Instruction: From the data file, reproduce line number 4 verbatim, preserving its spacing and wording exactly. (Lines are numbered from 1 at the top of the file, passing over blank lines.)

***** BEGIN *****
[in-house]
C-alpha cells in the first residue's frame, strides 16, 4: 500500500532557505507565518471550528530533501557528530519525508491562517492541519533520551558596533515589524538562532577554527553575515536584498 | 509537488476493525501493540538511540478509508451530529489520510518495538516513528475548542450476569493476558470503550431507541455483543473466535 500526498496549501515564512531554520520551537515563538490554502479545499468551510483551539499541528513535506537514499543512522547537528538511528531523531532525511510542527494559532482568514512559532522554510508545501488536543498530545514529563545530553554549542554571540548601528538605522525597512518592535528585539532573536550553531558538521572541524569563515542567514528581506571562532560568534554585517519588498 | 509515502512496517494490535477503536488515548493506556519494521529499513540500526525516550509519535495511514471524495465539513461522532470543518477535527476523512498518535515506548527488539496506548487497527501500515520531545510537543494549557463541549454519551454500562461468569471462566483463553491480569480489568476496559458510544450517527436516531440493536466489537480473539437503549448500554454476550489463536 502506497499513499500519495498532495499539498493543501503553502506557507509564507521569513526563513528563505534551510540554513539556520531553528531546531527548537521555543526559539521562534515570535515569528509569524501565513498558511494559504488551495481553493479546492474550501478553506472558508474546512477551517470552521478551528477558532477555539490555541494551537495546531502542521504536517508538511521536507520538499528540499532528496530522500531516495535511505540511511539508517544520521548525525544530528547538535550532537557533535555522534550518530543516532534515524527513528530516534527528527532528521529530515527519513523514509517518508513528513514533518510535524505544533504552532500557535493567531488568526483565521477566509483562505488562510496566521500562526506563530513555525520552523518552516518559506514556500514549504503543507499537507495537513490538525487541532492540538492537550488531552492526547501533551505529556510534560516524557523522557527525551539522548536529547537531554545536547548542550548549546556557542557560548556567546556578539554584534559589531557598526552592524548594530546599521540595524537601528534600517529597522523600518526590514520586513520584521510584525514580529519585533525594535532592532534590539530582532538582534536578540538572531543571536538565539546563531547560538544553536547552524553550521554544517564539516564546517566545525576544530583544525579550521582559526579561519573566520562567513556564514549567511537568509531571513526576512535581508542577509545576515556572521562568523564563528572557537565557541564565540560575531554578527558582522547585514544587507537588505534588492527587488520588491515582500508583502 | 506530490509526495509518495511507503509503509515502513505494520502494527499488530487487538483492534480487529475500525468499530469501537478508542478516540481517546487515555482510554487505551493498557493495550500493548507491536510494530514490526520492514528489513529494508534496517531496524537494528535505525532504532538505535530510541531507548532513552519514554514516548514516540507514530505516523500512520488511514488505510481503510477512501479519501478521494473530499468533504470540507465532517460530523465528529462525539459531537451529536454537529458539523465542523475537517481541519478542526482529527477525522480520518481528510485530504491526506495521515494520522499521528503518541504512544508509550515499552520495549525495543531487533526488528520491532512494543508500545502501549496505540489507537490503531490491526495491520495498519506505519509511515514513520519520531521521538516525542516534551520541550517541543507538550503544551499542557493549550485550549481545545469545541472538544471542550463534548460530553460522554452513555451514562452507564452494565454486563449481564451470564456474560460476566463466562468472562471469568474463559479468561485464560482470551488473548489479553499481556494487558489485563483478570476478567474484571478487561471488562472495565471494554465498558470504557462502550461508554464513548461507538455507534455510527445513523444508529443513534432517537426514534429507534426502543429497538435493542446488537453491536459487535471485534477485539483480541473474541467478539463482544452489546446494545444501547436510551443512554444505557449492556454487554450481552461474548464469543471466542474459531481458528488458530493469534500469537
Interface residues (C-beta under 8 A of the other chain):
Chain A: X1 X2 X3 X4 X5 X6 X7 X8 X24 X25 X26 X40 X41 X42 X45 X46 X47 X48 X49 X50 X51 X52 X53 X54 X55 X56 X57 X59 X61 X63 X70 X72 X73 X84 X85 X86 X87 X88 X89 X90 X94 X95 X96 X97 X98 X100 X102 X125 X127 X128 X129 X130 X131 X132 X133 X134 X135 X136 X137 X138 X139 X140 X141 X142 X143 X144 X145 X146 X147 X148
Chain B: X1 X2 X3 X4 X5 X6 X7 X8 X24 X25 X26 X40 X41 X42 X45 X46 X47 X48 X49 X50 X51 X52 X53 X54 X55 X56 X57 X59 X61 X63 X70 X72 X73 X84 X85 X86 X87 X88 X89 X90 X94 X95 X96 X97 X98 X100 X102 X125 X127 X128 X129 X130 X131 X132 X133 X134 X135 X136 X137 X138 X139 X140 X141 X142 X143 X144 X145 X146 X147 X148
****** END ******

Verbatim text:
Chain A: X1 X2 X3 X4 X5 X6 X7 X8 X24 X25 X26 X40 X41 X42 X45 X46 X47 X48 X49 X50 X51 X52 X53 X54 X55 X56 X57 X59 X61 X63 X70 X72 X73 X84 X85 X86 X87 X88 X89 X90 X94 X95 X96 X97 X98 X100 X102 X125 X127 X128 X129 X130 X131 X132 X133 X134 X135 X136 X137 X138 X139 X140 X141 X142 X143 X144 X145 X146 X147 X148